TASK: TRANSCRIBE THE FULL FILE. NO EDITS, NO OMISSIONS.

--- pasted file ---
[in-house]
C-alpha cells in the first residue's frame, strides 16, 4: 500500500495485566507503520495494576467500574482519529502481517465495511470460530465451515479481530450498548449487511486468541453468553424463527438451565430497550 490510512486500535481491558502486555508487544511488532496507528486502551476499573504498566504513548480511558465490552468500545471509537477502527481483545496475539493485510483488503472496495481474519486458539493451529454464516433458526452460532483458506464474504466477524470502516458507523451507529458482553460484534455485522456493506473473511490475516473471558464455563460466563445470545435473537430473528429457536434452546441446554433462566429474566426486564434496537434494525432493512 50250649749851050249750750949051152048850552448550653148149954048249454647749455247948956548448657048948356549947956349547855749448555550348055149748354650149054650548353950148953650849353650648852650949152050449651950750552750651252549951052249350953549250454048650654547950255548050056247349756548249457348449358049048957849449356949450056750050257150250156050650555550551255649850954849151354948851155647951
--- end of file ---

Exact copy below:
[in-house]
C-alpha cells in the first residue's frame, strides 16, 4: 500500500495485566507503520495494576467500574482519529502481517465495511470460530465451515479481530450498548449487511486468541453468553424463527438451565430497550 490510512486500535481491558502486555508487544511488532496507528486502551476499573504498566504513548480511558465490552468500545471509537477502527481483545496475539493485510483488503472496495481474519486458539493451529454464516433458526452460532483458506464474504466477524470502516458507523451507529458482553460484534455485522456493506473473511490475516473471558464455563460466563445470545435473537430473528429457536434452546441446554433462566429474566426486564434496537434494525432493512 50250649749851050249750750949051152048850552448550653148149954048249454647749455247948956548448657048948356549947956349547855749448555550348055149748354650149054650548353950148953650849353650648852650949152050449651950750552750651252549951052249350953549250454048650654547950255548050056247349756548249457348449358049048957849449356949450056750050257150250156050650555550551255649850954849151354948851155647951